Once upon a time, vision and drive were the keys to success. Now, late nights, early starts and running on coffee are an additional prerequisite. The media tells us that Apple CEO Tim Cook is proud of being the first one in the office and the last one out. The startup culture glorifies long hours, extreme dedication and working for “as long as it takes” to get the job done. Sleep, it seems, is for the weak.
Unfortunately, sleep-shaming is not unique to the tech or startup world. In fact, it’s closer to home than we’d like to think. A lot of these themes surface in Northwestern’s busy narrative. This is a school where my peers respond to “how are you?” with “tired” as often as “good.” This is a school where our small talk revolves around how busy we are, how many midterms we have and as a function of that, how little we slept last night.
However, I think sleep is important. But more than I care about the 11 benefits of sleep, I’m concerned by the culture surrounding sleep. I like my bed as much as I dislike that we live on a campus that inadvertently sleep-shames individuals, a campus where sleep is an indicator of how wonderfully busy and involved someone is. This subconscious practice of associating a lack of sleep with busyness and success is not only inaccurate, but also potentially harmful.
One inaccuracy arises because “early” and “late” are relative terms. Last month, Cook semi-bragged about his early start while trying to convey his excitement for the Apple Watch. He tweeted “Got some extra rest for today's event. Slept in 'til 4:30,” but what isn’t said is when he slept. People have different sleeping schedules and it’s likely that the really annoying morning person in your 8 a.m. class didn’t sleep at 2 a.m.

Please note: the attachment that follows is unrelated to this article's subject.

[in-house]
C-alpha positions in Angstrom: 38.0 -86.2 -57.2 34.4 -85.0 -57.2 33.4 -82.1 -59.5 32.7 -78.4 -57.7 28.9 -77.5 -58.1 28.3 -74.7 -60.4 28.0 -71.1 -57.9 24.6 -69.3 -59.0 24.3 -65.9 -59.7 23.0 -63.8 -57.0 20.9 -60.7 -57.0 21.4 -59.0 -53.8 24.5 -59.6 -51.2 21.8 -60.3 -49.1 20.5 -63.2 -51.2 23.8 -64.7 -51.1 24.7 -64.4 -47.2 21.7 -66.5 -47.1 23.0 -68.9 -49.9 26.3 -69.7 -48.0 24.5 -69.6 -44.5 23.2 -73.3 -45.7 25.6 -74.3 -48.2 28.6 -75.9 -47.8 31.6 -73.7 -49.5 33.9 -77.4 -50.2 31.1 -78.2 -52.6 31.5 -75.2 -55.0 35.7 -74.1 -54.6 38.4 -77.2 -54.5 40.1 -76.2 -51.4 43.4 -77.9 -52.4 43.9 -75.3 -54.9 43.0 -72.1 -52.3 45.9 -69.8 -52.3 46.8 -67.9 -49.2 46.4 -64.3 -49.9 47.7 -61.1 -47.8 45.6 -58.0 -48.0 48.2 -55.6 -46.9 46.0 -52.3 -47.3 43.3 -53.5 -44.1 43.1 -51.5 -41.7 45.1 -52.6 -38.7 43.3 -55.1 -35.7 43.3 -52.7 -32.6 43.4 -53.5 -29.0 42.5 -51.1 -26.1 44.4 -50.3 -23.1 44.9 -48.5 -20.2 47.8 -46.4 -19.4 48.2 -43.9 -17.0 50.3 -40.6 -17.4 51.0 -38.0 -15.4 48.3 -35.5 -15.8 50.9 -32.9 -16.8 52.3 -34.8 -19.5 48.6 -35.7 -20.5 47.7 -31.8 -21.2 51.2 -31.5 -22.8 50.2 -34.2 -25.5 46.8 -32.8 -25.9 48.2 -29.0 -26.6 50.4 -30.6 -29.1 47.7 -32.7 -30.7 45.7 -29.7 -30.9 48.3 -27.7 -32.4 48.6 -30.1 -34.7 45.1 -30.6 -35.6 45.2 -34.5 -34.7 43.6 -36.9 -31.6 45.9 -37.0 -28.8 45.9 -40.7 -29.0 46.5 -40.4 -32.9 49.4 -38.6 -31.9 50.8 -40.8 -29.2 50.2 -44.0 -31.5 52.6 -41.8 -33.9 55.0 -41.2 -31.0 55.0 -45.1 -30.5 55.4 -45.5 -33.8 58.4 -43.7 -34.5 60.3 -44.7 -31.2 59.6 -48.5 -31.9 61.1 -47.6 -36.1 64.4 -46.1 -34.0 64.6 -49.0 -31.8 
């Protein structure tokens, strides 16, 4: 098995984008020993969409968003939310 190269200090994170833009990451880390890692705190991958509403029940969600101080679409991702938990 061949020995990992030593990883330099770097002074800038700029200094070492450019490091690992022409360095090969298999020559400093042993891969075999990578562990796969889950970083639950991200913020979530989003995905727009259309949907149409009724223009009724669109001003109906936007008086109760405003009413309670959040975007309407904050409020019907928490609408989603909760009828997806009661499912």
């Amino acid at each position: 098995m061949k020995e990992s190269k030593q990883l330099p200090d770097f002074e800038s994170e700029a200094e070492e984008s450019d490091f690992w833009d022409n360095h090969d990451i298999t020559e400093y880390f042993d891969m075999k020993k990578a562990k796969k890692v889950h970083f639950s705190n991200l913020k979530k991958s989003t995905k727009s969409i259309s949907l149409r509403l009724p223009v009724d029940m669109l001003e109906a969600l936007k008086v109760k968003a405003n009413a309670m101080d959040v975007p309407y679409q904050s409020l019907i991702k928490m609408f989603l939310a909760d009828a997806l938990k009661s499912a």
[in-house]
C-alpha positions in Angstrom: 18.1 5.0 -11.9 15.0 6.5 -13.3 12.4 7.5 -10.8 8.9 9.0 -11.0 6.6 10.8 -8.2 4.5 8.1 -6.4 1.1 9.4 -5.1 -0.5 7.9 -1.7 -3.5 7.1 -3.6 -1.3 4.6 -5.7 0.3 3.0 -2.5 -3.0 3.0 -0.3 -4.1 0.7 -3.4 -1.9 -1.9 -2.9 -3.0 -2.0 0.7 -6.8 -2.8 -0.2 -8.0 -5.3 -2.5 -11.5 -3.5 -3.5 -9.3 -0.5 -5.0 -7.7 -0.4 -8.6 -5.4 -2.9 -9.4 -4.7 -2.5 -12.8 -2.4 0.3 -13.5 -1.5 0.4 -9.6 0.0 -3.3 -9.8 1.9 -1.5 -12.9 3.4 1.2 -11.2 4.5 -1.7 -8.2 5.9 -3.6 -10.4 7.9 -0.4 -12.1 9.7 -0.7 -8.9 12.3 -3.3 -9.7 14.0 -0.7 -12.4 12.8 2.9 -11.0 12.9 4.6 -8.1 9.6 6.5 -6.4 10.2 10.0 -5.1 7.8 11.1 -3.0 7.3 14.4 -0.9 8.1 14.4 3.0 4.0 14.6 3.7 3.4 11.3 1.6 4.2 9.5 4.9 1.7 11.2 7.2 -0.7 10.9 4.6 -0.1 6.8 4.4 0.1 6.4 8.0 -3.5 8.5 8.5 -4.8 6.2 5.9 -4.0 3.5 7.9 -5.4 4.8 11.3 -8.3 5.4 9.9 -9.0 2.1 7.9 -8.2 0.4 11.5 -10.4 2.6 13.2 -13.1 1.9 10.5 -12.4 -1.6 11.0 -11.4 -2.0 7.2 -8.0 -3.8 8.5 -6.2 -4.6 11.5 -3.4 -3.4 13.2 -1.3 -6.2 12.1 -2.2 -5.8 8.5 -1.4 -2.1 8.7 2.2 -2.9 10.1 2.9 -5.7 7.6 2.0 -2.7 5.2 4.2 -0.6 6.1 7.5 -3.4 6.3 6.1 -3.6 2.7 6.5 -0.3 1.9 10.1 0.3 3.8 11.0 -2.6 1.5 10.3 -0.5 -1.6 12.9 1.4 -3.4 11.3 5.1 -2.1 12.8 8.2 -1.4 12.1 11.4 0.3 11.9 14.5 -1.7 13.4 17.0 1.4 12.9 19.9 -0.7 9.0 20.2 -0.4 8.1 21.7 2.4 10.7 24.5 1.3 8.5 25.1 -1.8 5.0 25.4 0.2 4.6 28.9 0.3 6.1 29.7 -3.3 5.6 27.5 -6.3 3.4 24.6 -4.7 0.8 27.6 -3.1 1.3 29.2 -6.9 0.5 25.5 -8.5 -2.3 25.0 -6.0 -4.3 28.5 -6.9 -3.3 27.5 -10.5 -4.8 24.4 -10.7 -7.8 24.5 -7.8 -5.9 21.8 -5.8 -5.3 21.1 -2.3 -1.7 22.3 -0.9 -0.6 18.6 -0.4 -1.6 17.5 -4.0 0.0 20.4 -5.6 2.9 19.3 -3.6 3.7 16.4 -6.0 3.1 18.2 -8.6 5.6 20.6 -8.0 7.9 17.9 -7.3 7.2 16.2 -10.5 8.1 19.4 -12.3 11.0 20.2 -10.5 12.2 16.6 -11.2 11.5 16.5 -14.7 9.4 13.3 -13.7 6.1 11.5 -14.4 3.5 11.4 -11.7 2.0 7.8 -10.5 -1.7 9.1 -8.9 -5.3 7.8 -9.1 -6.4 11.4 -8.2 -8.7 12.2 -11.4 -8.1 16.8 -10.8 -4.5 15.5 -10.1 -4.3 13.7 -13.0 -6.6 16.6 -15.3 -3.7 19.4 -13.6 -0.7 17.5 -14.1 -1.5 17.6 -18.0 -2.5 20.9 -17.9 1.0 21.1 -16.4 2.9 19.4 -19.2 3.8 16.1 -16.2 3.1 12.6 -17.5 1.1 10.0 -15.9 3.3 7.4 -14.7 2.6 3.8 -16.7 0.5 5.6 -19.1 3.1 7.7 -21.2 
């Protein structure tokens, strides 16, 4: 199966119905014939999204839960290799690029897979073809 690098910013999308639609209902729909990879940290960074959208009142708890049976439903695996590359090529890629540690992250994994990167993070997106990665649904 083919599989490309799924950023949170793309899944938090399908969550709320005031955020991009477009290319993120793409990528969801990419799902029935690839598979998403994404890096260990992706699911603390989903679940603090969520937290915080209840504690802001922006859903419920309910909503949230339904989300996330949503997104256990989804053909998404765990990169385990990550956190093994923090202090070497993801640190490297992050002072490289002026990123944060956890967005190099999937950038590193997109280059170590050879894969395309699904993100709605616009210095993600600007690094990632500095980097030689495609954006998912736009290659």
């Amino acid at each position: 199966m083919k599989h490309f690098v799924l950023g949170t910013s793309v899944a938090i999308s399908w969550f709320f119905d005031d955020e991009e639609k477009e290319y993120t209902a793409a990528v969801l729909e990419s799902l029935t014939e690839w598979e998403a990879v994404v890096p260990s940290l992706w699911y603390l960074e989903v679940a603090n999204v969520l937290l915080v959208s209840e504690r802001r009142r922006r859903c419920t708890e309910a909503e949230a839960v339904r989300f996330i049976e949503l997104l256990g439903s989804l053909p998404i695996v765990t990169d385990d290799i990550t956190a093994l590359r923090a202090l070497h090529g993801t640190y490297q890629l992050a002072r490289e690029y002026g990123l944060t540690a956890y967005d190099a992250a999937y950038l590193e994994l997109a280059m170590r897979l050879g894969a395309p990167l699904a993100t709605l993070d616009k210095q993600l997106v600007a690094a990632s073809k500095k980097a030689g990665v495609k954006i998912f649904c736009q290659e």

Even when our sleep numbers take that into account and we talk about hours of sleep, the numbers aren’t as accurate as we give them credit for. This is because we often assume that in their waking hours, Northwestern students were working hard or playing hard, just as we were told all Northwestern students do. But the categories are narrow and we forget that people do more with their time.
Moreover, our bodies are different and studies have shown that genetics and habits might alter the amount of sleep people need to function. A lot of factors are at play and the final product, how much you can do on a given amount of sleep isn’t something you can control. It’s impossible to know the whole story from a single indicator, so we shouldn't set so much store by it.
Using sleep, or how little we get of it, as an indicator of whether we’re doing enough could lead to unhealthy feelings or behavior. I remember not feeling adequate during my freshman year when I would consistently finish my homework and turn in for the night earlier than all my suitemates. It almost felt as if I wasn't doing something right and that I was less involved and hardworking than they were.
The implications of getting caught up in this culture manifest physically as well. To stave off my (unjustified) feelings of inadequacy, I stayed up for the sake of staying up. I felt that my dark circles and incessant yawning the next day would serve as markers that I was doing Northwestern right. With most students falling far below the recommended nine to 10 hours of sleep a day, those indicators shouldn't be badges of honor.
Sleep isn’t for the weak. In fact, we have it to thank for keeping us strong. Northwestern shouldn’t be a campus where students feel guilty for sleeping early, waking up late or sleeping for double-digit hours. Make a conscious effort to remember that what you mean on this campus, whether it be your involvement, contributions or whatever else, is defined by a great deal more than how little time you spend in bed.